Target last week announced a partnership with start-up accelerator Techstars to create a new retail accelerator based in Minneapolis.
Techstars and Target will be accepting applications from start-ups working on solutions that could apply to retail, from supply chain forecasting tools to robotics.
The start-ups that are accepted will benefit from funding as well as access to mentor support from Target executives, and to Techstars’ network of entrepreneurs, mentors, investors, and other partners.
Retail innovations from the likes of Target — think its collaboration with top fashion designers, which was daring and new years ago and is now a staple of discount fashion — or Wal-Mart were once conceived within the closed confines of corporate headquarters.
Today, though, tech innovations often spring from accelerators like Techstars, which offer small companies support that includes funding, mentorship, and sometimes office space.
While its full of promise, the approach has to include a certain amount of patience from the funders and supporters because plenty of start-ups fall flat before they ever really get off the ground.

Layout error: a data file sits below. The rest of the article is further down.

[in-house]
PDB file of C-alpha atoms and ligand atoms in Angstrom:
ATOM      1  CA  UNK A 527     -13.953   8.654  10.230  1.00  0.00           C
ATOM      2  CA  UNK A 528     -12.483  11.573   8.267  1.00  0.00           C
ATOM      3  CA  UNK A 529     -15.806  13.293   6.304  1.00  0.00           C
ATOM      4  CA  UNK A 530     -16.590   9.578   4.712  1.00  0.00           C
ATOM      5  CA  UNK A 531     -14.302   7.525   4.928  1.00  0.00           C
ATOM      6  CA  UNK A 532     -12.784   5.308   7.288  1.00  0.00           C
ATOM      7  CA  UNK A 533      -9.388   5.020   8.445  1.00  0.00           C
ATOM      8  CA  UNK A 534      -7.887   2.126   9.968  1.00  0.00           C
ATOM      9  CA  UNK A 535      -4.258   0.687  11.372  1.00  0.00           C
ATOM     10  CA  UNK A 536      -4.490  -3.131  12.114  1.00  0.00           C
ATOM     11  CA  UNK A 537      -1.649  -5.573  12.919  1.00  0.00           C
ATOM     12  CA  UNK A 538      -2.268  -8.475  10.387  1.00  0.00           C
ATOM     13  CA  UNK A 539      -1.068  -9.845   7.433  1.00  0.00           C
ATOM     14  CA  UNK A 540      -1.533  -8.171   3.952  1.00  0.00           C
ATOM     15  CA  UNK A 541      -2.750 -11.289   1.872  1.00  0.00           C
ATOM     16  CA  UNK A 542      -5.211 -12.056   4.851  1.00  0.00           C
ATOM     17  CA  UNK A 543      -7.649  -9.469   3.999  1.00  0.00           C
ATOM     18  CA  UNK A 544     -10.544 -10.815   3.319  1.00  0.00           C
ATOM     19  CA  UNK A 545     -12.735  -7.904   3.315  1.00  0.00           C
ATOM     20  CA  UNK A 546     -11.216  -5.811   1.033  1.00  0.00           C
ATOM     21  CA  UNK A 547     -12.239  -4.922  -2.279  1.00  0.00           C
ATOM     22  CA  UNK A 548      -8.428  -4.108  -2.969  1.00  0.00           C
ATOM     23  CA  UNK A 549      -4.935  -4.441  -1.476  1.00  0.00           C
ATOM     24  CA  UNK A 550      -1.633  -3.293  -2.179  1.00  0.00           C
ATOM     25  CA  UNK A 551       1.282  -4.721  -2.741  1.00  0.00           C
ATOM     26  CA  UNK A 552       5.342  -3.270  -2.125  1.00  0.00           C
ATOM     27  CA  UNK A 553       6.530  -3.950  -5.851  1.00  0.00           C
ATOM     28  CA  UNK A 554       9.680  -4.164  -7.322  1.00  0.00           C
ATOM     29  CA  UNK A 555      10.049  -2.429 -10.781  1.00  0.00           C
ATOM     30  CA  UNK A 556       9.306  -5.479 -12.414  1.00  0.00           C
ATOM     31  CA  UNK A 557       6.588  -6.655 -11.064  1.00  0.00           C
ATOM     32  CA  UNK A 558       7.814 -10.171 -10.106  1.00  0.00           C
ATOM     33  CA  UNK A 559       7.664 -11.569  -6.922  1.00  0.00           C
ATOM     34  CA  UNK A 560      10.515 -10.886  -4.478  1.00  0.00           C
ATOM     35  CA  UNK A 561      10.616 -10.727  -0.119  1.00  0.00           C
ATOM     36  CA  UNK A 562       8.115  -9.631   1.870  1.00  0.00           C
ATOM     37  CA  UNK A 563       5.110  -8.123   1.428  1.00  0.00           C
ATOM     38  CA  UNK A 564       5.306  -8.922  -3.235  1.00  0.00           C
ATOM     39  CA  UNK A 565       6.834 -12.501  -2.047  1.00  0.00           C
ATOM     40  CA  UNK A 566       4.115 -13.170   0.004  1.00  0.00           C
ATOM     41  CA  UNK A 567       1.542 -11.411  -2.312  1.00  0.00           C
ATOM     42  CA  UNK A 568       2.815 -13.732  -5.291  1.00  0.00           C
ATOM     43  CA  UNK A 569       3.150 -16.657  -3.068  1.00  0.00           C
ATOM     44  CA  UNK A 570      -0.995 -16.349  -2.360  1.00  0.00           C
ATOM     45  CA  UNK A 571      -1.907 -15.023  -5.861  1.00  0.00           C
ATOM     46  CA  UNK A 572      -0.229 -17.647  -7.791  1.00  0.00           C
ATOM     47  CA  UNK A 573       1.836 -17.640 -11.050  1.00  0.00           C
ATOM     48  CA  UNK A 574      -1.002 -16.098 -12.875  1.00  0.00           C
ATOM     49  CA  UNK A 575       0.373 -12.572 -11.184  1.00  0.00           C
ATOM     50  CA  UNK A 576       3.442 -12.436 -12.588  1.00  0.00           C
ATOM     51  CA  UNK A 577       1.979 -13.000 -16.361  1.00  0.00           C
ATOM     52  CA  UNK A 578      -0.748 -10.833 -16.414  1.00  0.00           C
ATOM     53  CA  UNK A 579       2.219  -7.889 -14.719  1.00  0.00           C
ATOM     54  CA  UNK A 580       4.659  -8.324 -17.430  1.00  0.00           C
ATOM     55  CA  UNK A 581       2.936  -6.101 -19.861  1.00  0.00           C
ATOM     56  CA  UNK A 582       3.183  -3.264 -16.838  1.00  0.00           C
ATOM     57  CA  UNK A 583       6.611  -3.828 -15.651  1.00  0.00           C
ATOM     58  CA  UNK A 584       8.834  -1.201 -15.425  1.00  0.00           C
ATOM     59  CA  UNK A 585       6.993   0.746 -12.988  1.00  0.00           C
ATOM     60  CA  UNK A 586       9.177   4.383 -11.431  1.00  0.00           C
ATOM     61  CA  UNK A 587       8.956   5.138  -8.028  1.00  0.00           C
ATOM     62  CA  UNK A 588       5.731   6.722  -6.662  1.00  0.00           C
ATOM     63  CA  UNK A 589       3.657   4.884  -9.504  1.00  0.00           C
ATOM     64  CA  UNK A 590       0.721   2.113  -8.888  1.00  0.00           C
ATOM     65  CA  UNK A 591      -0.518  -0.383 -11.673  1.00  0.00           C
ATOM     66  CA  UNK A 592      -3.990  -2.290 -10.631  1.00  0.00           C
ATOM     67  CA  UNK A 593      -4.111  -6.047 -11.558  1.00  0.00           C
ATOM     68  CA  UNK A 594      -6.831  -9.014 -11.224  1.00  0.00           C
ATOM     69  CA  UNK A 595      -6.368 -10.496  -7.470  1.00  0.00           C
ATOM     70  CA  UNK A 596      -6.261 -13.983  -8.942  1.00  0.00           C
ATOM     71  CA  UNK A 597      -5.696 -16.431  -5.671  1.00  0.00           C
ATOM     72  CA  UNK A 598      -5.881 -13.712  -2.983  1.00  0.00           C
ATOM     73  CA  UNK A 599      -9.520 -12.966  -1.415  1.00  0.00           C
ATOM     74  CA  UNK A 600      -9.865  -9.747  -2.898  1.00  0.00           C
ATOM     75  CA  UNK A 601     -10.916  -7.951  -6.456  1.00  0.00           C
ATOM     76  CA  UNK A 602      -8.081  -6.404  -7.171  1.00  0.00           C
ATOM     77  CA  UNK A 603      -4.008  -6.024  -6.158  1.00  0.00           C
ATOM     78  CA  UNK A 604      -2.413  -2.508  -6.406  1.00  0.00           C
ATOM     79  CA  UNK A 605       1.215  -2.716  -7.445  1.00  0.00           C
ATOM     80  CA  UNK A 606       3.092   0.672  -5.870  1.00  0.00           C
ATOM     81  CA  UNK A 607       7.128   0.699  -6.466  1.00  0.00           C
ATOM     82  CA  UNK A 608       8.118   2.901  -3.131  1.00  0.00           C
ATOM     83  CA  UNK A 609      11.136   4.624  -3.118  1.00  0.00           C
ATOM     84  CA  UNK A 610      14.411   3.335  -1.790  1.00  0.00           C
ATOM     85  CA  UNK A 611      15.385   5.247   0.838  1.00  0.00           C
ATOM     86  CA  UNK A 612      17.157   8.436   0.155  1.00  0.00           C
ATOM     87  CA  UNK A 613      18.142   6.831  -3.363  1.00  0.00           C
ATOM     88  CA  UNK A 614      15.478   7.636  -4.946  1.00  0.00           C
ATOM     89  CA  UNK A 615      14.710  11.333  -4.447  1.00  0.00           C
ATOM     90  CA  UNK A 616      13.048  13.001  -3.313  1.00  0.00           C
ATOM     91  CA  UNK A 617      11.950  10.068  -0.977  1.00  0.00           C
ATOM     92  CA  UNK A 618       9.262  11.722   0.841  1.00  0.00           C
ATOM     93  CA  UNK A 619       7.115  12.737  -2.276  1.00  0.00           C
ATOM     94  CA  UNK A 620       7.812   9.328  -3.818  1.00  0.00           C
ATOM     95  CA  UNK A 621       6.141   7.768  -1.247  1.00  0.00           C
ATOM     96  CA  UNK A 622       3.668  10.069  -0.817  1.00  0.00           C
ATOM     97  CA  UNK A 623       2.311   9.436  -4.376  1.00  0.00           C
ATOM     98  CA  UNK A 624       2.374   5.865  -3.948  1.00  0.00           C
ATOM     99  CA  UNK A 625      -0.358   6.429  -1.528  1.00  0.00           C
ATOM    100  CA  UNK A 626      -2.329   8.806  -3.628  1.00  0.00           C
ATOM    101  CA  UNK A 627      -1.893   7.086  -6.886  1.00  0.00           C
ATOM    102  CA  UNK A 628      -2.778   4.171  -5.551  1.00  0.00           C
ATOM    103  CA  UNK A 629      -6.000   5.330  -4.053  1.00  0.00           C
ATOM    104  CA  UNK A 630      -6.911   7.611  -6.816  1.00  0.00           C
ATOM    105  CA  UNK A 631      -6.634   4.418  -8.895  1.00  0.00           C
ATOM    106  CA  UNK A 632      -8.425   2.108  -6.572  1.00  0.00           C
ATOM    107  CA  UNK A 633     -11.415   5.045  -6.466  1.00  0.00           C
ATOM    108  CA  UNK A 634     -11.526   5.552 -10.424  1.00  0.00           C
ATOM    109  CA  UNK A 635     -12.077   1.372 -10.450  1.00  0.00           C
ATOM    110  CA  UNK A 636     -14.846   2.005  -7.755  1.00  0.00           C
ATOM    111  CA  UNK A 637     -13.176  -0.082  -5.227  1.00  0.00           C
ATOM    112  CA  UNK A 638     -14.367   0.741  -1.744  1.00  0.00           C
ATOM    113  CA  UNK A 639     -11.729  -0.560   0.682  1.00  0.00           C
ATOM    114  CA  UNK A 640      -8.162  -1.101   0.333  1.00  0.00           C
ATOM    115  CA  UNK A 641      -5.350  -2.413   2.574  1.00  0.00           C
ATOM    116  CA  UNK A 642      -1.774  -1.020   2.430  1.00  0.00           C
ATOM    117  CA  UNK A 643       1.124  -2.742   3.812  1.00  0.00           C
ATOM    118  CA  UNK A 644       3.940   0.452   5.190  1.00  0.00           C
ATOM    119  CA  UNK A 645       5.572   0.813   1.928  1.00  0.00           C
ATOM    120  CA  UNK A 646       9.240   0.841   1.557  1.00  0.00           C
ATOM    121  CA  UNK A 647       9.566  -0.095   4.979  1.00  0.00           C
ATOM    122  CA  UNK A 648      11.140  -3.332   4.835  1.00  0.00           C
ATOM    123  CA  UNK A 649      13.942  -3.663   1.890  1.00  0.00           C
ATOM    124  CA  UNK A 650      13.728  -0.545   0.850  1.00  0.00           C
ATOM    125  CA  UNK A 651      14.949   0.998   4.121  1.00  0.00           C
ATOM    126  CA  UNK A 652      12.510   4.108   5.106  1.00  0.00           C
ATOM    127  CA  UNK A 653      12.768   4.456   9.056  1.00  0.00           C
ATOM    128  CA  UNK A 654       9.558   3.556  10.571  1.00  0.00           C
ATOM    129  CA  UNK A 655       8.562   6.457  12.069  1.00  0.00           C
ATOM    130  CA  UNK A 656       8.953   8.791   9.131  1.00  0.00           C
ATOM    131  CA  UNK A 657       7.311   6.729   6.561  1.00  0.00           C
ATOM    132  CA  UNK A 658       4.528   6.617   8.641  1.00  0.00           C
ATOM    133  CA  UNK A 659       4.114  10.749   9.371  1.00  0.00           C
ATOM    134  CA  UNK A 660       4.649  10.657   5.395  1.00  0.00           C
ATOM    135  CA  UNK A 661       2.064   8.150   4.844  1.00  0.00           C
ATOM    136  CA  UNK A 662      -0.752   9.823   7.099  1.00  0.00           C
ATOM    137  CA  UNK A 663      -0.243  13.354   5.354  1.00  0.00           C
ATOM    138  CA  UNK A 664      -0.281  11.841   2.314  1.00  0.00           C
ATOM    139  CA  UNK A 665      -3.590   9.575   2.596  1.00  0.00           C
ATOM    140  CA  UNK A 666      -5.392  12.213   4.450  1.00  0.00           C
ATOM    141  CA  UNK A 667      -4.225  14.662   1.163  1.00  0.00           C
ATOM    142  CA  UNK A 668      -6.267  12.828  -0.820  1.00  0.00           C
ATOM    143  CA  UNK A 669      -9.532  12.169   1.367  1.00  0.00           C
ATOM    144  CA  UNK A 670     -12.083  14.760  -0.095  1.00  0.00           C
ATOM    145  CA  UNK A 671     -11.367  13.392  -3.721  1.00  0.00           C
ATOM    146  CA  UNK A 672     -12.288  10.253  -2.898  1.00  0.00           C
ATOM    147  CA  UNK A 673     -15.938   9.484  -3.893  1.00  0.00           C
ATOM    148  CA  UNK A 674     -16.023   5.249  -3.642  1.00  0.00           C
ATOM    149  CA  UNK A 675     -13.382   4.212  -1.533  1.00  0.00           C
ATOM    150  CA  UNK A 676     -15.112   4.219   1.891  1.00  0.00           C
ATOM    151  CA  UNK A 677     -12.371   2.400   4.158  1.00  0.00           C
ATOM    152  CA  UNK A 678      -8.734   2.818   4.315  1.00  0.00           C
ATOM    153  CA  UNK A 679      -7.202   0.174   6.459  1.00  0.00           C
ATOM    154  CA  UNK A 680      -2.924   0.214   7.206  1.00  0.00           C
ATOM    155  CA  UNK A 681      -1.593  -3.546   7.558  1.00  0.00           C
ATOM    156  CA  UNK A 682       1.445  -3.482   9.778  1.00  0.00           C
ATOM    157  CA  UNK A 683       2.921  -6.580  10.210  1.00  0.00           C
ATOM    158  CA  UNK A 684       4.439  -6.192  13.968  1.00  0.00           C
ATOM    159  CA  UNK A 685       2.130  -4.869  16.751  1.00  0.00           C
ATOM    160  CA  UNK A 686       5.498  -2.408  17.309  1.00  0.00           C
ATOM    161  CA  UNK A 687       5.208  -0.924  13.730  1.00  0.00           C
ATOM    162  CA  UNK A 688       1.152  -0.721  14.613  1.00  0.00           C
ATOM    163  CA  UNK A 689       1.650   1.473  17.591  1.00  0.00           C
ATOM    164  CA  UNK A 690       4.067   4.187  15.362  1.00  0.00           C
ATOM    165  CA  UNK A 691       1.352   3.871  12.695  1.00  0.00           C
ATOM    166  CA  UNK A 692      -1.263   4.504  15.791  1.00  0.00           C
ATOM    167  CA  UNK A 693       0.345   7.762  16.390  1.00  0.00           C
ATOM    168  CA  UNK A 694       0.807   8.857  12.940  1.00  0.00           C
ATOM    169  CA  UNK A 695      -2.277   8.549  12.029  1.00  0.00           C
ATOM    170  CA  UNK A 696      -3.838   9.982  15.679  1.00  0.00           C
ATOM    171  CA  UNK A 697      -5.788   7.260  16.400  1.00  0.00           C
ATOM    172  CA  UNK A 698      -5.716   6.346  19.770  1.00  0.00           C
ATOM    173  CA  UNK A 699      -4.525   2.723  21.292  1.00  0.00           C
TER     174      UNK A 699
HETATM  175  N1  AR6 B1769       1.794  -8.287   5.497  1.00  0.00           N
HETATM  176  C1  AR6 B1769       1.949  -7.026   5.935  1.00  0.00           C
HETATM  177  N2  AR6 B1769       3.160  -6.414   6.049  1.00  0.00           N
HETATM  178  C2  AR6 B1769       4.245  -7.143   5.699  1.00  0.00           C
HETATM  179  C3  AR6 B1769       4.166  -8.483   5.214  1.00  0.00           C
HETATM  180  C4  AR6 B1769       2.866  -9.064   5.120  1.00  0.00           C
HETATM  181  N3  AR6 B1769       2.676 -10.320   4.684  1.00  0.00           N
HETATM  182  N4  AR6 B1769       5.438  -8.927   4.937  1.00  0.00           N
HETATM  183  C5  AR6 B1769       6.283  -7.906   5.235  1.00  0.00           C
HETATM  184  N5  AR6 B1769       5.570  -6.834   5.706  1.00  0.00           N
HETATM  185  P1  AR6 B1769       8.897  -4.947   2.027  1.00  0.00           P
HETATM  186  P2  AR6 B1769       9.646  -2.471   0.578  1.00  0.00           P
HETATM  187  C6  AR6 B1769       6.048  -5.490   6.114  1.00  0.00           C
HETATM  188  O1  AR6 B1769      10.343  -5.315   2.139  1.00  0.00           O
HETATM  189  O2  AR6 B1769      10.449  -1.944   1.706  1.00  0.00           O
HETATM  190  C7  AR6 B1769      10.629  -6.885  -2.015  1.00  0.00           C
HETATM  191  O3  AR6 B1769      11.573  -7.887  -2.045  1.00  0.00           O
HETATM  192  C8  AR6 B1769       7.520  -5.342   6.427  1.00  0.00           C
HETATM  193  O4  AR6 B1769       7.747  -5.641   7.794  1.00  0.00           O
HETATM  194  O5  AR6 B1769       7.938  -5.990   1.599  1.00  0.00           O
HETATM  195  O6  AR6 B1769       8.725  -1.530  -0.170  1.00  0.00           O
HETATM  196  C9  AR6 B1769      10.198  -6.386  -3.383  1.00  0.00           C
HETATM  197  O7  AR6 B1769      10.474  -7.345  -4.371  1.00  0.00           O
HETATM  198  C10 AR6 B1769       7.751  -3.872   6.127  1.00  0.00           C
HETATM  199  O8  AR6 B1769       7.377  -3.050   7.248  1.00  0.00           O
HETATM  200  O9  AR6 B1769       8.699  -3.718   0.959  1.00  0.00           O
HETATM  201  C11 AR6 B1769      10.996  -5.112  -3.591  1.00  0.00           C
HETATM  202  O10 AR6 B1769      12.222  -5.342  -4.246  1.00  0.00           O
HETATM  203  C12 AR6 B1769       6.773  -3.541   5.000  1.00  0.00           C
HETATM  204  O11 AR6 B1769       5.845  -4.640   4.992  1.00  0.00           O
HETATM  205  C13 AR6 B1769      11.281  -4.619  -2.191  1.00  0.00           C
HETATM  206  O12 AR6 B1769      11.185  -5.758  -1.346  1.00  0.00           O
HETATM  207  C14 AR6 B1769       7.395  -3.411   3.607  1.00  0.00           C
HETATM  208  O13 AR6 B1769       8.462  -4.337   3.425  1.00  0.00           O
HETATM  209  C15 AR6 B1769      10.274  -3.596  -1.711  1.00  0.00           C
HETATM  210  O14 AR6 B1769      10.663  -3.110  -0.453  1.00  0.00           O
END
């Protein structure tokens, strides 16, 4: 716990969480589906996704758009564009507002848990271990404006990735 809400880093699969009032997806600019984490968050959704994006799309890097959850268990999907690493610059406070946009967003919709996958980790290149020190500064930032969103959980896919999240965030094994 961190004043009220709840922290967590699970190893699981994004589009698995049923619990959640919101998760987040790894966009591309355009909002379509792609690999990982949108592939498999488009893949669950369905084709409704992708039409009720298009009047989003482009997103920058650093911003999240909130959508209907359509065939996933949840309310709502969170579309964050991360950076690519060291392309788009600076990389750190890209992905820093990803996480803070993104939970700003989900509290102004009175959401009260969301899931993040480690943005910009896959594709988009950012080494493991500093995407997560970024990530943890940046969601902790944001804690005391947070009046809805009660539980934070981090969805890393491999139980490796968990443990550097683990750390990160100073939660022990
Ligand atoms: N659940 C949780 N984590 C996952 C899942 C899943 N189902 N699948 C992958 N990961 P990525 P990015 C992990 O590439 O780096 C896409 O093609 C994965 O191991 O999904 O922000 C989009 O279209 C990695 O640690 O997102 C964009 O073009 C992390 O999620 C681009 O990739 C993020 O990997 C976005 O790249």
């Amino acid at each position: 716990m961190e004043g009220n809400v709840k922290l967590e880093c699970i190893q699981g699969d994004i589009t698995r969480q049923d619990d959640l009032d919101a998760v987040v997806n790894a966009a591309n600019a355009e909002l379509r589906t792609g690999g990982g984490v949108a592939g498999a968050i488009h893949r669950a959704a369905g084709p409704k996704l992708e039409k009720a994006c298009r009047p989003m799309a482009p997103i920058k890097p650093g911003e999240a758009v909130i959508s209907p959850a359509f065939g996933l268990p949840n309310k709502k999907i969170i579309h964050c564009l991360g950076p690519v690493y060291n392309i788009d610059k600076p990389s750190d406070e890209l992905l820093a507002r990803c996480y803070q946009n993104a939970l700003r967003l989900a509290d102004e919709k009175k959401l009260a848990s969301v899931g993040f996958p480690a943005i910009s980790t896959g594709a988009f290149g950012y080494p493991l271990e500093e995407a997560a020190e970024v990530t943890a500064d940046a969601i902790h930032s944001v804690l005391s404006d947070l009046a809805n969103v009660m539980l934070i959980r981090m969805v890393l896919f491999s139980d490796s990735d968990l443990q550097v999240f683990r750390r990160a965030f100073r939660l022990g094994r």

Start-ups accepted into Techstars' incubation programs are privy to three-month programs in Boston, Chicago, London, New York, and Seattle (and now Minneapolis). Target will be in a position to make investments and even acquisitions through the partnership.
The move is an indication of Target’s seriousness about innovation and of its desire to marry it with its existing power center in Minneapolis rather than leaving it to Silicon Valley.
“We know that technology will continue to revolutionize retail, and that Target’s future will be built on innovation,” says Casey Carl, Target’s chief strategy and innovation officer, said on the retailer’s blog.
Carl has also hinted at a Target concept store that could include robots. But the partnership with Techstars is likely to lead to even more crucial solutions that aren’t nearly so customer-facing or flashy. Brick-and-mortar retailers have stumbled when it comes to omnichannel efforts like ship-from-store or store pickup for online orders, largely because it’s been difficult to change up their massive supply chain operations.
The arrival of Techstars to Minneapolis will also likely help stir the city’s existing small but strong tech hub, known as “Silicon Prairie.”